Guilt and the Emotional Collage

Someone close to you has died – spouse, parent, child, dear friend. Now picture a collage made of pieces of tissue paper glued to an art board. The pieces are different sizes and colors. Each color represents a feeling and the size of each piece represents the intensity of that feeling. Perhaps red for anger, blue for sad, gray for lonely, purple for frustrated, yellow for relief, black for guilt.

My own grief experience has taught me that the sizes of the pieces/feelings change over time and, occasionally, disappear and new feelings surface. Often it’s a new color, like gold for happy memories, or maybe a smaller version of the original colors, like blue for sad.

The most difficult feeling for me is guilt. Others have told me that this is true for them, also. Like everyone else I’ve done or said things I regret or not done or said things I ought to have. When the other person is living I can ask for forgiveness or make amends in some way. Even if the other person was not wholly innocent, that’s not really all that important.

Guilt can be a motivator to do what needs to be done – reconcile if possible. What’s important is taking ownership for my part of the problem – whatever it is that I did or failed to do. Sometimes the offended party won’t accept my offer and I can’t do anything about that.  I have little or no control over the behavior of others, but I do have control over mine if I take it. I’ve done what I could and that helps me move on.

When the opportunity to seek forgiveness or make amends is lost, such as when a person dies, guilt can become a (if not the) dominant feeling in your loss. I’ve been there, and many I’ve known have been there.

The guilt burden some people carry is far beyond what I’ve experienced. I think of a young boy in my group at a bereavement camp who had a bitter argument with his dad before going to school and his dad took his own life that afternoon. I think of a friend who went home from the hospital for some rest and her husband died in the night and feels she missed the opportunity for one last touch or word. I think of how a business colleague didn’t confront his dad about his drinking and his dad died in an auto accident that also killed another person. I think of the parents of a boy who died by suicide because he was drinking, damaged the family car and was afraid to go home. I think of the wife in a bad marriage who wished her husband dead and he fell off a ladder and died. How do you deal with any of that? Remarkably, people do. They survive and move on – changed forever.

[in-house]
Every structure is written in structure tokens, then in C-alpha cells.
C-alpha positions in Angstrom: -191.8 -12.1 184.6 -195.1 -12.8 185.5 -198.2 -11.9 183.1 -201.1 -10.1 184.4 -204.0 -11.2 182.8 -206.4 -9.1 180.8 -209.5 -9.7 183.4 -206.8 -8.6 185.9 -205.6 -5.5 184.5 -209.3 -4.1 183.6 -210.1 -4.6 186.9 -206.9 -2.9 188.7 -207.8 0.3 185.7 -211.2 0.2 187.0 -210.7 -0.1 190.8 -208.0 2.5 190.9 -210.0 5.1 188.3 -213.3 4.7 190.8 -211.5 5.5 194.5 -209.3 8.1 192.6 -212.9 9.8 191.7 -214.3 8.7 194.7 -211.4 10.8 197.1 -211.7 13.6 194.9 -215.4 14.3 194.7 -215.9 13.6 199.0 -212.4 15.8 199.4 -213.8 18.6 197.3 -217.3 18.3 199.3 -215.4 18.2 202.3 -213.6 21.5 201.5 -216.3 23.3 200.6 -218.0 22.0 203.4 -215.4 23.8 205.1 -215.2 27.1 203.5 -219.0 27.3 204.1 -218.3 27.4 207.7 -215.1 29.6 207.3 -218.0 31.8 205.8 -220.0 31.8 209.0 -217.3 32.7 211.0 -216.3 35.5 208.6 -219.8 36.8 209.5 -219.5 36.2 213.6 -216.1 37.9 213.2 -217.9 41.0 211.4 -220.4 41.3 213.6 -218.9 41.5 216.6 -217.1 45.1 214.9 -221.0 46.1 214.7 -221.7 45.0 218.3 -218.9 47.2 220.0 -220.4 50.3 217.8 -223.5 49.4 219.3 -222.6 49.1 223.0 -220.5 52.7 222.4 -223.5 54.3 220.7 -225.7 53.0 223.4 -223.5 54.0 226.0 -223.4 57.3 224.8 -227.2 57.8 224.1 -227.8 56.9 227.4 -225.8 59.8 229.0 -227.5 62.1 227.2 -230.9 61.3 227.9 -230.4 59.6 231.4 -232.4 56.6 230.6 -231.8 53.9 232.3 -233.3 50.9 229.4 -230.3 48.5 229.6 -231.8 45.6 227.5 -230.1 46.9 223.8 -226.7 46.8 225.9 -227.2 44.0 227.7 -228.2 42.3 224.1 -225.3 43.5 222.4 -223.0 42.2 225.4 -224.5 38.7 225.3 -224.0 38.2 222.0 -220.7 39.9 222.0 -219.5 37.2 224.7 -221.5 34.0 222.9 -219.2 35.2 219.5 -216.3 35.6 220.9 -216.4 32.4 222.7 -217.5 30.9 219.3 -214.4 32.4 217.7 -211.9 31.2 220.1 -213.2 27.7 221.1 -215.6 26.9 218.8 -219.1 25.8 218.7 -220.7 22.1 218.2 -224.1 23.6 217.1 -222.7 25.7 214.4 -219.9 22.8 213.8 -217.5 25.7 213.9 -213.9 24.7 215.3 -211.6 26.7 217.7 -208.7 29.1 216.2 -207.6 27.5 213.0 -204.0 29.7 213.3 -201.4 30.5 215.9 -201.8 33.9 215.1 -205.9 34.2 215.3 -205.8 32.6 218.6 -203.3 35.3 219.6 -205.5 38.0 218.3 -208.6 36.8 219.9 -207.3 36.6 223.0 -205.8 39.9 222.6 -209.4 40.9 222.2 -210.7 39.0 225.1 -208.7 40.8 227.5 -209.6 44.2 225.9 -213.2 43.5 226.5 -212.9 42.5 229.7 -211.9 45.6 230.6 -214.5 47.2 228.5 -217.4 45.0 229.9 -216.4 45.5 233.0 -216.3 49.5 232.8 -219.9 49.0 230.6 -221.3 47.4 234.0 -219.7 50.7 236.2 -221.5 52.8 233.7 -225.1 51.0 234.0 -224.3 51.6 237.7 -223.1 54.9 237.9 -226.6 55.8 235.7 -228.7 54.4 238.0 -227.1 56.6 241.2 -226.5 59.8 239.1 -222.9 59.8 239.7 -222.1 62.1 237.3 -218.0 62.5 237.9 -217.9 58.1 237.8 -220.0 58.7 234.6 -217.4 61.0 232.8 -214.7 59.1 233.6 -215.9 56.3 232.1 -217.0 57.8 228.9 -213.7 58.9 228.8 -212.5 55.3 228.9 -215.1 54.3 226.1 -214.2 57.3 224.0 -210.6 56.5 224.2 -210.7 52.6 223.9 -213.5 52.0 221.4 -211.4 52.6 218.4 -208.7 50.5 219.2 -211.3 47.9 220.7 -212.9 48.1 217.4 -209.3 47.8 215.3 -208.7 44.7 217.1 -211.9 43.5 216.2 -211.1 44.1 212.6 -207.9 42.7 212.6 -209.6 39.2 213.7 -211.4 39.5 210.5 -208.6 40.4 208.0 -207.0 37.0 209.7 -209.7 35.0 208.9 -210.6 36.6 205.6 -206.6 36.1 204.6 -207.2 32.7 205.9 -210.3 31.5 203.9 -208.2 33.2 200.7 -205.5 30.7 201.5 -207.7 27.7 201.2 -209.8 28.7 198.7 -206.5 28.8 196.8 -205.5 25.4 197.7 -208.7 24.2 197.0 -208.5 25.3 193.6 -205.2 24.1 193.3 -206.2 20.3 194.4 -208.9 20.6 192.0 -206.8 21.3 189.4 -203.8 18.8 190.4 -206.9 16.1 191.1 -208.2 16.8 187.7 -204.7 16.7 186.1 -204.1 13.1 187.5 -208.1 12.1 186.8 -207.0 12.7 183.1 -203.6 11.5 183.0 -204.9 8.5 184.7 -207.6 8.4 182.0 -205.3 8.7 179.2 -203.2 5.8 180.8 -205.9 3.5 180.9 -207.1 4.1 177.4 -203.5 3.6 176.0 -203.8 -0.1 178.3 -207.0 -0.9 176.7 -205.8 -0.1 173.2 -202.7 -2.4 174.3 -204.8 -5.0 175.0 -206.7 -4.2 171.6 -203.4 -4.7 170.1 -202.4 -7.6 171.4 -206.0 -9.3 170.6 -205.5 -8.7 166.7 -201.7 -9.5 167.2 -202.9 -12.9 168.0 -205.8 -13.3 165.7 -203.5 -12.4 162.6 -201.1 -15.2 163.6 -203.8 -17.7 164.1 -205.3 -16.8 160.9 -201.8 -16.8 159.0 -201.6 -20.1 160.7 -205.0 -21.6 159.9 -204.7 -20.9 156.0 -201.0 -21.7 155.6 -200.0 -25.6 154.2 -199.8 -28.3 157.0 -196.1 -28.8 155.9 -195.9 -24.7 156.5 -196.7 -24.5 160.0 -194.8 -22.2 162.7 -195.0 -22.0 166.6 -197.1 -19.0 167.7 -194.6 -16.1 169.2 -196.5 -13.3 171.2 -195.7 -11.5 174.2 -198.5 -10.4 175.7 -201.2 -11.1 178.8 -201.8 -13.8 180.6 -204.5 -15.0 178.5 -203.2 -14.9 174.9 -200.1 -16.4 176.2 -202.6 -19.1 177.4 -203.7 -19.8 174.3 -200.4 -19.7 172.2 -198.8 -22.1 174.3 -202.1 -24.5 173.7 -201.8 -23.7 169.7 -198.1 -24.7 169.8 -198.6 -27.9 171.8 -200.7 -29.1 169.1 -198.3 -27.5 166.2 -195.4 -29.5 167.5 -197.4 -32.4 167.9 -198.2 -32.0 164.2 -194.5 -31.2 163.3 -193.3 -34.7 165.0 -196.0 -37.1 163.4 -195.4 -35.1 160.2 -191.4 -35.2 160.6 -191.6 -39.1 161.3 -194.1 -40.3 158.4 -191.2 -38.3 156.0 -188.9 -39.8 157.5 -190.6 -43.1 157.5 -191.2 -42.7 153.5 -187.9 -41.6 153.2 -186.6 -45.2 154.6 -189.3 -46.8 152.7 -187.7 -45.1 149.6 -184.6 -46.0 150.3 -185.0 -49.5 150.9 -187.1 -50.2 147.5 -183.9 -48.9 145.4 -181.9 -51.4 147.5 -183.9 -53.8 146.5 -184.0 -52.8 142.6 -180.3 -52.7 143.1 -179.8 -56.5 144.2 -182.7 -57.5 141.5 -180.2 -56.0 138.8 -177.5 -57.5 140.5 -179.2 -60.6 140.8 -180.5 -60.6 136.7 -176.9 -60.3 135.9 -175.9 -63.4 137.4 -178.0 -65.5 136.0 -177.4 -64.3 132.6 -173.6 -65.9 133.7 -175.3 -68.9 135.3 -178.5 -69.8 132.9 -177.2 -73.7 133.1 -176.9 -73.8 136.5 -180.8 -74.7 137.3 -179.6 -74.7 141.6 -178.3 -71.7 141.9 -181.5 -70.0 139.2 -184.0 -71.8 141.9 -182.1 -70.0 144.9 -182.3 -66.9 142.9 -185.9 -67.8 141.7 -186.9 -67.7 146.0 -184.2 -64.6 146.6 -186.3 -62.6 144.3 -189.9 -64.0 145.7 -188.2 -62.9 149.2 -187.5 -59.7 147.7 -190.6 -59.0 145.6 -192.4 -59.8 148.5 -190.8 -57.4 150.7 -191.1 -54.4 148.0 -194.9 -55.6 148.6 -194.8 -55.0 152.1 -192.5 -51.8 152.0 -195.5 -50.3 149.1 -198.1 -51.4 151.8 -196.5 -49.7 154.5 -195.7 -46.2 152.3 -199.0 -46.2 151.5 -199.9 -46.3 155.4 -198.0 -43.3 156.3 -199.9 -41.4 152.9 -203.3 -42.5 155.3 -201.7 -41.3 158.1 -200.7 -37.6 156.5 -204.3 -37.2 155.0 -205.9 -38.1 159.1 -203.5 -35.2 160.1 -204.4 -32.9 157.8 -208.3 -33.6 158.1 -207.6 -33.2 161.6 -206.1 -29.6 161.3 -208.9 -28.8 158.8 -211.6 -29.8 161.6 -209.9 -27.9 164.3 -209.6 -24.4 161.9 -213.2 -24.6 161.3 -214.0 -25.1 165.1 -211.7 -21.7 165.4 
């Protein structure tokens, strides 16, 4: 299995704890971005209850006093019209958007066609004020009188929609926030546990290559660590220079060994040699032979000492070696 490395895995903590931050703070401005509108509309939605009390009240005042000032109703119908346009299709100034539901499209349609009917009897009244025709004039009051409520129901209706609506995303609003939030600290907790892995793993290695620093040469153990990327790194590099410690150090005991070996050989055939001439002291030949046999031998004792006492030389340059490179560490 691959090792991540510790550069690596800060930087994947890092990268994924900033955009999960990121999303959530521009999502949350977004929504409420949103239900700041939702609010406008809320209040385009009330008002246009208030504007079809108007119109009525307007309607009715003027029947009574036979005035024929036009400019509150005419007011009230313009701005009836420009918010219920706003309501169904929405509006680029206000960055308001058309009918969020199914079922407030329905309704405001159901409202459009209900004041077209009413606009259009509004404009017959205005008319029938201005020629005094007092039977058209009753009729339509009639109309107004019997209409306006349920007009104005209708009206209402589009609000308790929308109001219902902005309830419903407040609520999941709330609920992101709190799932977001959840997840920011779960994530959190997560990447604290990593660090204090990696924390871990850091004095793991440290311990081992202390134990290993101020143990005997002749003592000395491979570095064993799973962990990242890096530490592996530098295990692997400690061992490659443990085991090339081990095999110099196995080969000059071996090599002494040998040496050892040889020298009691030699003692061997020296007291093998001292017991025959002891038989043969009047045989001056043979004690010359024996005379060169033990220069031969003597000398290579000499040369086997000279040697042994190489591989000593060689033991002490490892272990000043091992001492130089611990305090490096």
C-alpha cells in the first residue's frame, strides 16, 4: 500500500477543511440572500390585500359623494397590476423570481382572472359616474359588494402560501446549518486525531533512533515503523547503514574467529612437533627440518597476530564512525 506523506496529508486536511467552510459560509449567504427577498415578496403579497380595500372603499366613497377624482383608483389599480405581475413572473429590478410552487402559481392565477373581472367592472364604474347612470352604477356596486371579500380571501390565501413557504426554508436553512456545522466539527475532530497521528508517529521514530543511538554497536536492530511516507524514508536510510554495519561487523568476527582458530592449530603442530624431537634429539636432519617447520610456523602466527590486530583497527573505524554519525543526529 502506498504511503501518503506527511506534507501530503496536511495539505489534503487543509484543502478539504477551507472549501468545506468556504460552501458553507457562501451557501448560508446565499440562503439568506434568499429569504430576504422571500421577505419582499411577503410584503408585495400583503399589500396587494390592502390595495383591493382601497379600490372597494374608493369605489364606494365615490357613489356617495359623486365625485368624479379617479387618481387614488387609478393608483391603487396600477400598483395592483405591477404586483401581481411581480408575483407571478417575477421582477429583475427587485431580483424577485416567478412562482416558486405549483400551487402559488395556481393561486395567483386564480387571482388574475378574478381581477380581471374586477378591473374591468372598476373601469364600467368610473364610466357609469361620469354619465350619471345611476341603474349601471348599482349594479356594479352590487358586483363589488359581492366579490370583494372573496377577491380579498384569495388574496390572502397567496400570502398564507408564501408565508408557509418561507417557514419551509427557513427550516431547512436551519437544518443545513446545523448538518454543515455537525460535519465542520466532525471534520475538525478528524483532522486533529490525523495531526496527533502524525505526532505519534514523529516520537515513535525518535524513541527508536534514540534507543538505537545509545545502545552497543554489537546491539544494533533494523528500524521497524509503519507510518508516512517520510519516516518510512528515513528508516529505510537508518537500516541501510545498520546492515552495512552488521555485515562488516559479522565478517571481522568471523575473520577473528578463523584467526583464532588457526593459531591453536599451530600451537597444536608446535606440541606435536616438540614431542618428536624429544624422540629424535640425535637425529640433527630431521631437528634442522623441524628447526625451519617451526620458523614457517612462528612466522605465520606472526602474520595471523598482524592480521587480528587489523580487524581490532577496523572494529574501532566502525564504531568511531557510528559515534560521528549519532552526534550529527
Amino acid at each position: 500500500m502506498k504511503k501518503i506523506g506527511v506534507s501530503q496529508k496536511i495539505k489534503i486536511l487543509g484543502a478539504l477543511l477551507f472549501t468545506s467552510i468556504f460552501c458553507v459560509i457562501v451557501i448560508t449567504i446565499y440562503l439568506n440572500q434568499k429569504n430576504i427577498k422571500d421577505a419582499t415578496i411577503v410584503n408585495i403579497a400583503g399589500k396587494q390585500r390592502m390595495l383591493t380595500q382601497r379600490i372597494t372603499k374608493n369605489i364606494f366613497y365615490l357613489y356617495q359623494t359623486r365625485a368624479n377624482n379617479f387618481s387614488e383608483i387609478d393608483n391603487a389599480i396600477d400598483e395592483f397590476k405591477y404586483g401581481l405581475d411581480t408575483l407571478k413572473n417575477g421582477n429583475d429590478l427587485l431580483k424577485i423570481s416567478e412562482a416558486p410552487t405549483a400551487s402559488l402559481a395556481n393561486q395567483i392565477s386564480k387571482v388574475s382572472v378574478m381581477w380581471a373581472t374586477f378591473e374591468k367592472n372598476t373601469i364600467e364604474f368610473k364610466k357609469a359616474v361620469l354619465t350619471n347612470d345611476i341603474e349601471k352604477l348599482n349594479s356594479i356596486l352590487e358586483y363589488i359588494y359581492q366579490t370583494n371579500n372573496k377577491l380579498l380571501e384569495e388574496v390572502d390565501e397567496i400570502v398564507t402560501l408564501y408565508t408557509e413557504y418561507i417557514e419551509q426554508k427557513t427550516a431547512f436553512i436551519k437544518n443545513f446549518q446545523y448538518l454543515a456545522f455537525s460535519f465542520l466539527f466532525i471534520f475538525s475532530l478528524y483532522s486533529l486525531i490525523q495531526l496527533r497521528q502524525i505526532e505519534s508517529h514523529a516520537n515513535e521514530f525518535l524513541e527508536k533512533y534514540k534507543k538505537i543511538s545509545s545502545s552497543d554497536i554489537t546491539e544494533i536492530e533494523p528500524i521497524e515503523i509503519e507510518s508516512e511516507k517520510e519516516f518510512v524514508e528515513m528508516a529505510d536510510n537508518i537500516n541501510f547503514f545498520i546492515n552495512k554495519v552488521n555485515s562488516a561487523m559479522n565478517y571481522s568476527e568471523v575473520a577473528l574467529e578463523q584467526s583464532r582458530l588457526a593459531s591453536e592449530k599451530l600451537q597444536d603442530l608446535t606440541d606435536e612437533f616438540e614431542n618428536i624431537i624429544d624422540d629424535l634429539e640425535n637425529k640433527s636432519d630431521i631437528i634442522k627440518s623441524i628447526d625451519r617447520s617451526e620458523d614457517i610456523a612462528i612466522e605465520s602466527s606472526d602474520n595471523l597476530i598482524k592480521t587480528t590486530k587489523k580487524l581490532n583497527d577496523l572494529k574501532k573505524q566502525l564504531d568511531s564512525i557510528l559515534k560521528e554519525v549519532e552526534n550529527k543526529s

I wish that I had easy answers to coping with guilt in such tragic situations. I have some experience based on what I and others I know have done have found helpful:

  • Recognize that relationships in life can be difficult at times for most of us. Learning to forgive ourselves and draw from the experience lessons that make us better persons.
  • Be the kind of person we lost would be proud of. We can still offer our regrets and ask forgiveness in a letter addressed to the one who died. And, as someone I know, write a letter back from the one who died expressing understanding and forgiveness.